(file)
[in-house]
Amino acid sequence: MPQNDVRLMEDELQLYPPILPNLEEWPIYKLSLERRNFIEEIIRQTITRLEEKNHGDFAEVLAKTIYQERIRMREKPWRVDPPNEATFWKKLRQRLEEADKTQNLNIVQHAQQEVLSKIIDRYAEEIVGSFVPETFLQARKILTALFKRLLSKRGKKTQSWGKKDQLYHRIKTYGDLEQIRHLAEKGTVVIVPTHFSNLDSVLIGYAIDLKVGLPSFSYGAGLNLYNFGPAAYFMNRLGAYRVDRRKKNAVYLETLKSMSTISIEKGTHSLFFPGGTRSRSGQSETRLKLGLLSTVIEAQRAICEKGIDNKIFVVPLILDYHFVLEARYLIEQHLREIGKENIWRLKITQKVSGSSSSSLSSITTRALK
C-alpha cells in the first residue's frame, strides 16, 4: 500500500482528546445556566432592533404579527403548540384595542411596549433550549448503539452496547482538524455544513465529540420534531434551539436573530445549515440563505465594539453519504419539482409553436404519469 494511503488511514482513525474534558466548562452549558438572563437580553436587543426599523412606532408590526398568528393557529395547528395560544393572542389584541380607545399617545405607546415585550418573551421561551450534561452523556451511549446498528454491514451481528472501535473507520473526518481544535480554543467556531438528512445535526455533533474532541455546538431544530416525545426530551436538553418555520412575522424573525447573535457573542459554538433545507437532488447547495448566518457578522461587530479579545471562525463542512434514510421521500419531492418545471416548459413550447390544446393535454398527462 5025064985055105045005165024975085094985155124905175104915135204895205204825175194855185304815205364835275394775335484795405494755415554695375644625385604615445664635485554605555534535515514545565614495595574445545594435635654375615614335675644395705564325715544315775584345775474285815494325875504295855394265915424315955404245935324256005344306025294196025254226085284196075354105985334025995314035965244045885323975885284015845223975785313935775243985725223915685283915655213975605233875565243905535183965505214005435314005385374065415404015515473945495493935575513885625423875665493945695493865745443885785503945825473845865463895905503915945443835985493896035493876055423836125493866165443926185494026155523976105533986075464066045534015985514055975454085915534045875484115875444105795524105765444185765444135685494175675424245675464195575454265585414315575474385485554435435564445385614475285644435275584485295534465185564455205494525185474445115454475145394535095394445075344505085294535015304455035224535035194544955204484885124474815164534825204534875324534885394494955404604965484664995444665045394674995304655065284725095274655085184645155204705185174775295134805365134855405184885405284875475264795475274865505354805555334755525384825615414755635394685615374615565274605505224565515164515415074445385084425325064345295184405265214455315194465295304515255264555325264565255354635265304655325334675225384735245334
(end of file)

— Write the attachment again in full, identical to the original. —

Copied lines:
[in-house]
Amino acid sequence: MPQNDVRLMEDELQLYPPILPNLEEWPIYKLSLERRNFIEEIIRQTITRLEEKNHGDFAEVLAKTIYQERIRMREKPWRVDPPNEATFWKKLRQRLEEADKTQNLNIVQHAQQEVLSKIIDRYAEEIVGSFVPETFLQARKILTALFKRLLSKRGKKTQSWGKKDQLYHRIKTYGDLEQIRHLAEKGTVVIVPTHFSNLDSVLIGYAIDLKVGLPSFSYGAGLNLYNFGPAAYFMNRLGAYRVDRRKKNAVYLETLKSMSTISIEKGTHSLFFPGGTRSRSGQSETRLKLGLLSTVIEAQRAICEKGIDNKIFVVPLILDYHFVLEARYLIEQHLREIGKENIWRLKITQKVSGSSSSSLSSITTRALK
C-alpha cells in the first residue's frame, strides 16, 4: 500500500482528546445556566432592533404579527403548540384595542411596549433550549448503539452496547482538524455544513465529540420534531434551539436573530445549515440563505465594539453519504419539482409553436404519469 494511503488511514482513525474534558466548562452549558438572563437580553436587543426599523412606532408590526398568528393557529395547528395560544393572542389584541380607545399617545405607546415585550418573551421561551450534561452523556451511549446498528454491514451481528472501535473507520473526518481544535480554543467556531438528512445535526455533533474532541455546538431544530416525545426530551436538553418555520412575522424573525447573535457573542459554538433545507437532488447547495448566518457578522461587530479579545471562525463542512434514510421521500419531492418545471416548459413550447390544446393535454398527462 5025064985055105045005165024975085094985155124905175104915135204895205204825175194855185304815205364835275394775335484795405494755415554695375644625385604615445664635485554605555534535515514545565614495595574445545594435635654375615614335675644395705564325715544315775584345775474285815494325875504295855394265915424315955404245935324256005344306025294196025254226085284196075354105985334025995314035965244045885323975885284015845223975785313935775243985725223915685283915655213975605233875565243905535183965505214005435314005385374065415404015515473945495493935575513885625423875665493945695493865745443885785503945825473845865463895905503915945443835985493896035493876055423836125493866165443926185494026155523976105533986075464066045534015985514055975454085915534045875484115875444105795524105765444185765444135685494175675424245675464195575454265585414315575474385485554435435564445385614475285644435275584485295534465185564455205494525185474445115454475145394535095394445075344505085294535015304455035224535035194544955204484885124474815164534825204534875324534885394494955404604965484664995444665045394674995304655065284725095274655085184645155204705185174775295134805365134855405184885405284875475264795475274865505354805555334755525384825615414755635394685615374615565274605505224565515164515415074445385084425325064345295184405265214455315194465295304515255264555325264565255354635265304655325334675225384735245334